Schneiderman and other state lawyers have questioned the scope of the liability releases that would be granted to the banks in exchange for any settlement. They said the banks shouldn’t receive releases for matters that haven’t been fully investigated, including the packaging of mortgage loans into securities.
A nationwide deal may be out of reach because different states face widely different degrees of harm from the housing market collapse and resulting foreclosures, said Tierney and Allison J. Schoenthal, a lawyer at Hogan Lovells in New York who does work for lenders and servicers. That may push states such as Nevada, California and New York to seek separate accords.
“They have constituents who are particularly angry because they’ve been hit by foreclosures,” Schoenthal said. “They probably have a lot of pressure on them. Look at the protests downtown. You don’t see that in Iowa,” she said, referring to the Occupy Wall Street demonstrations in New York.
California Attorney General Kamala Harris, a Democrat, said Sept. 30 that she was rejecting a proposed deal and would conduct her own mortgage investigation.
The state “was being asked for a broader release of claims than we can accept and to excuse conduct that has not been adequately investigated,” Harris said. Shum Preston, her spokesman, declined to comment on whether the state may sign on to any settlement.
Massachusetts Attorney General Martha Coakley said last week that she was preparing to sue banks. Coakley, a Democrat, “lost confidence” that an agreement would hold banks “accountable for wrongful foreclosures,” she said in a statement.
An agreement hasn’t been reached because state and federal officials overreached by demanding a “wildly excessive” payment from the banks, said Bob Davis, an executive vice president at the American Bankers Association.
A federal regulatory review of bank foreclosure practices didn’t find significant harm to consumers, Davis said.
“A settlement is not likely to be agreed to if one side is asking for remuneration or fines that the other side believes is wildly unbalanced to the proof of harm to consumers,” Davis said.
California and New York are motivated to squeeze as much money as they can from the banks regardless of the connection to consumer harm, Virginia Attorney General Kenneth Cuccinelli, a Republican, said in an interview. Their actions have been “outrageous,” he said.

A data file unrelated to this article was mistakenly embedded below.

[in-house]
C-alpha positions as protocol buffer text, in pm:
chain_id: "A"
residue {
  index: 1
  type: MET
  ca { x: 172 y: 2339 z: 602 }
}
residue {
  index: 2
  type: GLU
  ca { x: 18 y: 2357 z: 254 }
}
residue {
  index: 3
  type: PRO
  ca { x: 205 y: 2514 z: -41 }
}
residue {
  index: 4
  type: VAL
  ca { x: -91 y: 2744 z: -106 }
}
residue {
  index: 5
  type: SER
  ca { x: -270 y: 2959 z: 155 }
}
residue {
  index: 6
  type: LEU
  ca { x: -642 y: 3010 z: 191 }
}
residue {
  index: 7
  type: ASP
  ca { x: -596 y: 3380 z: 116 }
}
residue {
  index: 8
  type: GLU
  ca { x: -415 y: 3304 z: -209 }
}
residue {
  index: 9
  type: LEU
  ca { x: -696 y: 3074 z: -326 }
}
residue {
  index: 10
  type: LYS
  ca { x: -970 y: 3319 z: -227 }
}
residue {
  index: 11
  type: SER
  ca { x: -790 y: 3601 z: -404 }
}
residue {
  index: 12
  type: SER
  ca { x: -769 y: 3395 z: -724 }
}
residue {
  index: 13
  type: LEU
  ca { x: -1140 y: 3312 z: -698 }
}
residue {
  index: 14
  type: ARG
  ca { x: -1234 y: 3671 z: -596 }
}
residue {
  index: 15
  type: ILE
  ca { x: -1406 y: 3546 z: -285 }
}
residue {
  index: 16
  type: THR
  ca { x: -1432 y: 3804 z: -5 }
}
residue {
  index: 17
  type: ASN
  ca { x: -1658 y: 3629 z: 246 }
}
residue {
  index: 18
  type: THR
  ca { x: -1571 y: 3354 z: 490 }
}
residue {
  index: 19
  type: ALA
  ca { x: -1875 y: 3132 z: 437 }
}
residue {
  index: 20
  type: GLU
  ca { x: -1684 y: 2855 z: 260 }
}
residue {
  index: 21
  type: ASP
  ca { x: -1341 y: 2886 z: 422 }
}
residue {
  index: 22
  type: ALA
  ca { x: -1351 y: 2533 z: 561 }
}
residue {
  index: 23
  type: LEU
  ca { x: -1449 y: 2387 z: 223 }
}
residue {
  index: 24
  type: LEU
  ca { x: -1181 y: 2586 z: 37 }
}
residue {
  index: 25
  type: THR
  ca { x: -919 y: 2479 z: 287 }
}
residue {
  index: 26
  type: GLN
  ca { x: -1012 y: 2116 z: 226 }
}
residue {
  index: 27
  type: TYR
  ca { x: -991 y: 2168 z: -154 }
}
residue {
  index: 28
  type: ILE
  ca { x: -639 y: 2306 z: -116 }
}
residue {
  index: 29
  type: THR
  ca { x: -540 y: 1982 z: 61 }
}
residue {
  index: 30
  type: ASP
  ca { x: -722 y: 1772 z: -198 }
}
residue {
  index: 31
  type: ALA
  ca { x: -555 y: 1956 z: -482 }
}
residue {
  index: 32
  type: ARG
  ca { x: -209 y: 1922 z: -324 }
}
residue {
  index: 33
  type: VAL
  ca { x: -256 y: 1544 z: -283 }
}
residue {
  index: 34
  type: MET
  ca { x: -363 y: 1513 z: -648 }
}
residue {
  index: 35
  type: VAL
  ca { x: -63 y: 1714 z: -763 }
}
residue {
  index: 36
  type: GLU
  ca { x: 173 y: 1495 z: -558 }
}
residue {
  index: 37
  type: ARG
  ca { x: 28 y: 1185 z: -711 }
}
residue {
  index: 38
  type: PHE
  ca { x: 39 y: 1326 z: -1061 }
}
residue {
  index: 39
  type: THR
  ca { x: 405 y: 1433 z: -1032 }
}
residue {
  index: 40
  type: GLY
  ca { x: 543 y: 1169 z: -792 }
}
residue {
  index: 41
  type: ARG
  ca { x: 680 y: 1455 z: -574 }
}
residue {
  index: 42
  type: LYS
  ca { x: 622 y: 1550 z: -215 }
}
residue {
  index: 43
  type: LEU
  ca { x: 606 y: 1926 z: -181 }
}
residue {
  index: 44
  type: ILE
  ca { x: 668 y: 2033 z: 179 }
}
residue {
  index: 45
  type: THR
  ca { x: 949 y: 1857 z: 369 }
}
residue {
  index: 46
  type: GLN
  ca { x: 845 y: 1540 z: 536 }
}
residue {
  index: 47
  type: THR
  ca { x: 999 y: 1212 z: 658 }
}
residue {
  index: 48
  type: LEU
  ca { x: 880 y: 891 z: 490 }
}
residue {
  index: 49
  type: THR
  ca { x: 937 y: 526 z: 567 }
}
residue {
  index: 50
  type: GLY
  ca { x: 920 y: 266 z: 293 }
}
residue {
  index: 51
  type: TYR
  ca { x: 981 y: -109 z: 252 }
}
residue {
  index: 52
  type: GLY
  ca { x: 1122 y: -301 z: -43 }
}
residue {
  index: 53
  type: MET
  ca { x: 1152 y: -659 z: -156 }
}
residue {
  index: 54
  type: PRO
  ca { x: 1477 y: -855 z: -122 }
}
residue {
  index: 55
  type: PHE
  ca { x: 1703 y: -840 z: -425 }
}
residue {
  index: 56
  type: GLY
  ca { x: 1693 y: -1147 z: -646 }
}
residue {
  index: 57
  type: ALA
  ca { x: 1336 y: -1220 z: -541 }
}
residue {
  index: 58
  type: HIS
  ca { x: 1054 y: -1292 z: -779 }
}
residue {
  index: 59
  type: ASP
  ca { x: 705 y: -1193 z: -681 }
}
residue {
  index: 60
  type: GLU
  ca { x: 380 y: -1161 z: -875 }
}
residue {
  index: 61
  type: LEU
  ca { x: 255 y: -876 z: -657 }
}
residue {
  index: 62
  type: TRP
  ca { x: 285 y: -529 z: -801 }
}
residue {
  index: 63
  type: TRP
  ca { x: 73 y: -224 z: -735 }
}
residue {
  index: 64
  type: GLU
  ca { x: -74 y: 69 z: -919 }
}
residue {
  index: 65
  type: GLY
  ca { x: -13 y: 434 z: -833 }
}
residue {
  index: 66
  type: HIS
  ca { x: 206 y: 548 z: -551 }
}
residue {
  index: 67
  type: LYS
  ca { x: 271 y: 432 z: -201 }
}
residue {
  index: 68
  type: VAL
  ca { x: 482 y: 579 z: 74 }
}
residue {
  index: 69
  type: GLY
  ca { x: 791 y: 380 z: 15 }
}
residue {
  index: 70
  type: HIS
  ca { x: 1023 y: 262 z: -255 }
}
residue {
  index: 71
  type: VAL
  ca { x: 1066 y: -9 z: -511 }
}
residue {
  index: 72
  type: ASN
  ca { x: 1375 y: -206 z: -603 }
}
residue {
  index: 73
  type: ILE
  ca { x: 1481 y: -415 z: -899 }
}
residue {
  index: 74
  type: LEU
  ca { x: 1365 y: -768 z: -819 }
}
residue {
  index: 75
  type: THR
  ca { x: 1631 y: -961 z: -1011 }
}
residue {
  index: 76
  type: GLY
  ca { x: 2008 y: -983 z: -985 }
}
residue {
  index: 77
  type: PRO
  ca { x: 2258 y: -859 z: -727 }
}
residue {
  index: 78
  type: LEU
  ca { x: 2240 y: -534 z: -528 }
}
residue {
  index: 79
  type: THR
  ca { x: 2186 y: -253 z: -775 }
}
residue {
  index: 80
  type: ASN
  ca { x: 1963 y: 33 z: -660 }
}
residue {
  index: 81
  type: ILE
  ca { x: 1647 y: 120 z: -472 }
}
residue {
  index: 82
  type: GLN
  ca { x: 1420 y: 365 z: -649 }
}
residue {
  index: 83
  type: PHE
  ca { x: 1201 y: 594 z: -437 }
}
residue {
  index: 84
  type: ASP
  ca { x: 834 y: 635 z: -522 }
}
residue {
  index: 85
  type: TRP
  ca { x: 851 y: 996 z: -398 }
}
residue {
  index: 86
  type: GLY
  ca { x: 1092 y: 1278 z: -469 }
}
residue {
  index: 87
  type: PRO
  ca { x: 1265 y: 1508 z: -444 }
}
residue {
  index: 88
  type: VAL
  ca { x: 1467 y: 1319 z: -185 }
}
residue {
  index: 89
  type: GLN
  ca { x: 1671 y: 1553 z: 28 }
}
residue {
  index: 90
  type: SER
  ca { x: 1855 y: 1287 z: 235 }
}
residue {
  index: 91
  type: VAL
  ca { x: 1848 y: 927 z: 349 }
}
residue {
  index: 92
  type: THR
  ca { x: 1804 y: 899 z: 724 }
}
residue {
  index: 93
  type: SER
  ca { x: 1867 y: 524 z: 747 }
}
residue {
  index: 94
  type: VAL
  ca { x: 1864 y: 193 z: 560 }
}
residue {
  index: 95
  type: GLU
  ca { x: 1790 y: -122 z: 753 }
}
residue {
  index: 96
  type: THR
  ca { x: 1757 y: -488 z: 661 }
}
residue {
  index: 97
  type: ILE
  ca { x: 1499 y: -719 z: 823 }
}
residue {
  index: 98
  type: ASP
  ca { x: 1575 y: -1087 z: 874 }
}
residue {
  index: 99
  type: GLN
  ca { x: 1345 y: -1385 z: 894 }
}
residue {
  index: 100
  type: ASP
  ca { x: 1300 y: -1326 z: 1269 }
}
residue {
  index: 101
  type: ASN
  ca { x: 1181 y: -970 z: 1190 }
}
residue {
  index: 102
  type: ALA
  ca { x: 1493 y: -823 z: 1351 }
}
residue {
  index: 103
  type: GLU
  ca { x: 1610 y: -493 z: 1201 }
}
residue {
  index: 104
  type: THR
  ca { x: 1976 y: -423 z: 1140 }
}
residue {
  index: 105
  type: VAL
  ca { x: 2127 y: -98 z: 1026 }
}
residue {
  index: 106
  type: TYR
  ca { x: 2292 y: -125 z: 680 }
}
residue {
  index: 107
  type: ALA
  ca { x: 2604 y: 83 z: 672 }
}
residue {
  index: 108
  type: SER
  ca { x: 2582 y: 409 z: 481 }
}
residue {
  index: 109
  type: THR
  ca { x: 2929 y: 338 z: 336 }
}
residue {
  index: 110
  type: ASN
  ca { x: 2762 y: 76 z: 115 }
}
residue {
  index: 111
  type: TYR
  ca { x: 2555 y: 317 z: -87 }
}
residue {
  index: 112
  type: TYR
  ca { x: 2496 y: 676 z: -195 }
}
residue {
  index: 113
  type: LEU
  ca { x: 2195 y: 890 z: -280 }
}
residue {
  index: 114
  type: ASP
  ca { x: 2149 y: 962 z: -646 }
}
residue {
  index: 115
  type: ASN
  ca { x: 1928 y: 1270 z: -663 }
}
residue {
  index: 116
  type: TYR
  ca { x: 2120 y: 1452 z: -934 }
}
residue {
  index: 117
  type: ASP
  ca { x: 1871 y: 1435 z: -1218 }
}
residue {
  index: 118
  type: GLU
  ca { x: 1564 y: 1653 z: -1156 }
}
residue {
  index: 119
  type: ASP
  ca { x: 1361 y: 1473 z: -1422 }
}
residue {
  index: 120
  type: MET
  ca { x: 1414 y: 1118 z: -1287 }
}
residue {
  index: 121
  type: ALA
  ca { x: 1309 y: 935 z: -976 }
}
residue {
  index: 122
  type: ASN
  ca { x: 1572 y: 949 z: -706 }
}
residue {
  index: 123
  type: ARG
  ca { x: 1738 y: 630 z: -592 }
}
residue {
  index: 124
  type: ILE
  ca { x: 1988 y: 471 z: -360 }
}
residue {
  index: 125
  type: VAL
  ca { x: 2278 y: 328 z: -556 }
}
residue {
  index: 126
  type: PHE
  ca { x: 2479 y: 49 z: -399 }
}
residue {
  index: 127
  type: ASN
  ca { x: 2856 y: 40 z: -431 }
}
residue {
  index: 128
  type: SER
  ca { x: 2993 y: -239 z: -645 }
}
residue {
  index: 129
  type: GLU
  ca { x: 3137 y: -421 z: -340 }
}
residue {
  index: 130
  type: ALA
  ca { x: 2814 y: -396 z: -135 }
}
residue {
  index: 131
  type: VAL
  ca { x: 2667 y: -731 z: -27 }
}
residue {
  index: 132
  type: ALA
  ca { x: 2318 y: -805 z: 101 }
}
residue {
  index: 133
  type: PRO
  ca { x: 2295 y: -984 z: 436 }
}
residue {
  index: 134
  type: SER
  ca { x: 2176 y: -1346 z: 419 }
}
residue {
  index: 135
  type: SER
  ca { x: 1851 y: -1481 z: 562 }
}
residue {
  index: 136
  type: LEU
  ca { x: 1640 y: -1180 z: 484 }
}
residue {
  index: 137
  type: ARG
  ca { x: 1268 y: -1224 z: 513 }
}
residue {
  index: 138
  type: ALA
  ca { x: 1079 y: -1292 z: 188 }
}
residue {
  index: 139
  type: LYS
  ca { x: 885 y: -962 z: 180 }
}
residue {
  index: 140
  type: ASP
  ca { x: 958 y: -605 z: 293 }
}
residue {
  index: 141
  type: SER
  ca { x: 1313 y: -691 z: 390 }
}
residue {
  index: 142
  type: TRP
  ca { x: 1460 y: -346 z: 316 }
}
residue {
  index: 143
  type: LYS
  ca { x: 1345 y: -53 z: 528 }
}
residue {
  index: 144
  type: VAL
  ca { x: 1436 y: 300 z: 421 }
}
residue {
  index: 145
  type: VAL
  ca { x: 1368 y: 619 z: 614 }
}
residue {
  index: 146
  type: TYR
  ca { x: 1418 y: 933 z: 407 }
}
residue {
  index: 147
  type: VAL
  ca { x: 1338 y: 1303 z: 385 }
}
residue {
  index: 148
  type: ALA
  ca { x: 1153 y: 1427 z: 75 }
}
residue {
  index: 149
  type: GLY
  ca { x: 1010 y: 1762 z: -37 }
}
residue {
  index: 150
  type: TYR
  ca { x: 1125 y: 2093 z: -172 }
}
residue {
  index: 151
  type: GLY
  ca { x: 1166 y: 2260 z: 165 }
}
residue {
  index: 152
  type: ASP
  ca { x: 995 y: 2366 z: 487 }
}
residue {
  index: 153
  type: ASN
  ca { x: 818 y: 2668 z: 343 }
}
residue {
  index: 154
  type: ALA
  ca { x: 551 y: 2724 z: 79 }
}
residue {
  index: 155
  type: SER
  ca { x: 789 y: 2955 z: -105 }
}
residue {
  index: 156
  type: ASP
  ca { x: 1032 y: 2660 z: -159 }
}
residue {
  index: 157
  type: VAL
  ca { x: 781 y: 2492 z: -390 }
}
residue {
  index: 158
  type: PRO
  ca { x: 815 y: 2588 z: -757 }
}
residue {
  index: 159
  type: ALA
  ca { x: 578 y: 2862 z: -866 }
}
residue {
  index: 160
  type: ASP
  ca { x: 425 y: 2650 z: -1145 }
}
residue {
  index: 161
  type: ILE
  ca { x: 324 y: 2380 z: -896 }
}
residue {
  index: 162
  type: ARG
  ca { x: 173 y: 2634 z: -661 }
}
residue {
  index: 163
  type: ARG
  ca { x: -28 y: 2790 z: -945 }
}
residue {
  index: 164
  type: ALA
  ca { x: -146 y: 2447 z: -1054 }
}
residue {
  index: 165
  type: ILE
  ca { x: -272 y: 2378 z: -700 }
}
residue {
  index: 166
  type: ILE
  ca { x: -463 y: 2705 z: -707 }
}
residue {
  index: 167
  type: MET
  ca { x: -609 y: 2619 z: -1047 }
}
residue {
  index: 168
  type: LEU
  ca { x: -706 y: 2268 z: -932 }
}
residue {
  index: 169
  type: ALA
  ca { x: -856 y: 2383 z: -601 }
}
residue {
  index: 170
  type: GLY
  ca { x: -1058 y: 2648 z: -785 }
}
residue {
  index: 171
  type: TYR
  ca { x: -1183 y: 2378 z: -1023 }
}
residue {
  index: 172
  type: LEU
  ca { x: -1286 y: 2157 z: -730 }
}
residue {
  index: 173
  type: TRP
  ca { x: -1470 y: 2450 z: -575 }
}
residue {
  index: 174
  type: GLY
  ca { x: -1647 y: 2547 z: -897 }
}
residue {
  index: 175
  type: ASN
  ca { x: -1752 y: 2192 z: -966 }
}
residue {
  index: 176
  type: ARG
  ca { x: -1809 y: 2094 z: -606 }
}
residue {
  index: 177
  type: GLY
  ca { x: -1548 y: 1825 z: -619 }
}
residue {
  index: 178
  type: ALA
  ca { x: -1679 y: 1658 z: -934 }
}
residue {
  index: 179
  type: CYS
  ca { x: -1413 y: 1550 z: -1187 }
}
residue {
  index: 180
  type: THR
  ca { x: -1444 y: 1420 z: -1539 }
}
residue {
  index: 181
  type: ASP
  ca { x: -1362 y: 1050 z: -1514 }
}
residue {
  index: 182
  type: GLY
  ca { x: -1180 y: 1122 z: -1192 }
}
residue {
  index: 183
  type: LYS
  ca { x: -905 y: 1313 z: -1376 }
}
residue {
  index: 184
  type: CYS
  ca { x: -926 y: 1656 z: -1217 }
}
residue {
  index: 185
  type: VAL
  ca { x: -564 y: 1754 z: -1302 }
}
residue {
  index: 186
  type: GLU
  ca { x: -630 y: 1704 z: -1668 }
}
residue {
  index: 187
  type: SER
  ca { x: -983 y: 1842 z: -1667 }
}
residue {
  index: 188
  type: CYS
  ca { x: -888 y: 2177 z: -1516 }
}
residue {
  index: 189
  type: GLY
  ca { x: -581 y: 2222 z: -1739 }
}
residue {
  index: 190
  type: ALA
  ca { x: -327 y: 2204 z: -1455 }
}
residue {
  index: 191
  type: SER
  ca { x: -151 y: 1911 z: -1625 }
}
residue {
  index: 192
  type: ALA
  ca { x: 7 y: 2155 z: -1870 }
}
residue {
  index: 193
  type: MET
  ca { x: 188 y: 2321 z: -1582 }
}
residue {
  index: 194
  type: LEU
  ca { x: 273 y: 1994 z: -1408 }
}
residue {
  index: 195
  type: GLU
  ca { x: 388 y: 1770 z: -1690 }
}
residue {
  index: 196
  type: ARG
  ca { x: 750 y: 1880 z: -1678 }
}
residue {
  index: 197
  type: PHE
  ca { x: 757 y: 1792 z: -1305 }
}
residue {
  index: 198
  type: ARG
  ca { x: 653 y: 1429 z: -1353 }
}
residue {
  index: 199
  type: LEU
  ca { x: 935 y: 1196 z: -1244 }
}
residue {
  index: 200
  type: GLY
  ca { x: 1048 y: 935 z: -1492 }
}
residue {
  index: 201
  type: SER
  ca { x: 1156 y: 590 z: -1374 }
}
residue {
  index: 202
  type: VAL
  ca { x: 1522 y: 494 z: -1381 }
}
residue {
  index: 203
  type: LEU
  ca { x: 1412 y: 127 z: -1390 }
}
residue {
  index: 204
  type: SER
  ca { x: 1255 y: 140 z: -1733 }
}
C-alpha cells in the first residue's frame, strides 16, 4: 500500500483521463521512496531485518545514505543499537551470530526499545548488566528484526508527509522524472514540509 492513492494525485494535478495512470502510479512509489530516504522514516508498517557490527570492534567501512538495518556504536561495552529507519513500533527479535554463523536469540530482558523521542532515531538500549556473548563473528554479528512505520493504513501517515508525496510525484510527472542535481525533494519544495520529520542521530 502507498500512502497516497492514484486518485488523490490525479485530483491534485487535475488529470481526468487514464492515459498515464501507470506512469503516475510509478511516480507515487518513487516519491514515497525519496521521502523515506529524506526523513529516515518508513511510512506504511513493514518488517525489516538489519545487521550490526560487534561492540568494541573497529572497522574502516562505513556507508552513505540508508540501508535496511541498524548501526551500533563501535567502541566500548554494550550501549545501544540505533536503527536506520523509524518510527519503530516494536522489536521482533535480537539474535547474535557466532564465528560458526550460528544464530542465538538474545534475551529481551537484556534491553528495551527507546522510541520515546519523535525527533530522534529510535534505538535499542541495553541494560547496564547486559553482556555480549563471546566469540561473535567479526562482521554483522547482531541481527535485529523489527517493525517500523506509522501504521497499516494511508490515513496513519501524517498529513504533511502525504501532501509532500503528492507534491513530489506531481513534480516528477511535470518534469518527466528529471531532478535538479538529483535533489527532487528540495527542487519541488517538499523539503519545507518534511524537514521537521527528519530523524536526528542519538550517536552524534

“Their mentality here is Spitzer on steroids,” he said, referring to former New York Attorney General Eliot Spitzer. “The only reasonable explanation is they are so rapaciously engaged in ripping every penny out of any company they can get their hands on.”
No Blind Eye
Danny Kanner, a spokesman for Schneiderman, a Democrat, said the attorney general “refuses to turn a blind eye to potential misconduct” that led to the financial crisis. Preston, Harris’s spokesman, said California residents ``rightly expect that those who caused their pain through wrongdoing will be held accountable.''
Cuccinelli and other Republican attorneys general, including Greg Abbott in Texas and Pam Bondi in Florida, have criticized the plan to force banks to pay for principal reductions. They argue it would reward homeowners who choose not to pay their mortgage.
Loan modifications should be limited and address only conduct under investigation such as improper handling of loan modification requests, they said in a March 22 letter to Miller.
Cuccinelli said he might sign on to an agreement that includes principal reductions. Bondi said in a statement that she is “open to principal reduction, so long as it remedies harm to consumers and stays consistent with the law enforcement role of state attorneys general.”
The settlement will provide “substantial” principal reductions for homeowners and won’t prevent individual states from pursuing securities-fraud claims against banks, Miller said in an interview.
Suits by Cities
Municipalities will be free to sue banks over fees that weren’t paid because of electronic mortgage filings, he said.
Miller said he expects more than 40 states to join the agreement and hopes California will be among them. He cautioned that a settlement isn’t certain and declined to comment on details of the talks.
“We’re getting closer,” Miller said. “These are challenging and complicated and very broad issues.”
Banks should settle to resolve liabilities even if they remain exposed to lawsuits from states over mortgage securitization, said Nash at Dickstein Shapiro. Without an agreement, banks would probably face lawsuits from states and possibly federal agencies. Illinois Attorney General Lisa Madigan and North Carolina Attorney General Roy Cooper, both Democrats, in June threatened litigation if negotiations fall apart.
“The banks may be resigned to the fact that they’re not going to be released from securitization” claims, Nash said. “They ought to settle what they can. They won’t get it all done in the near term.”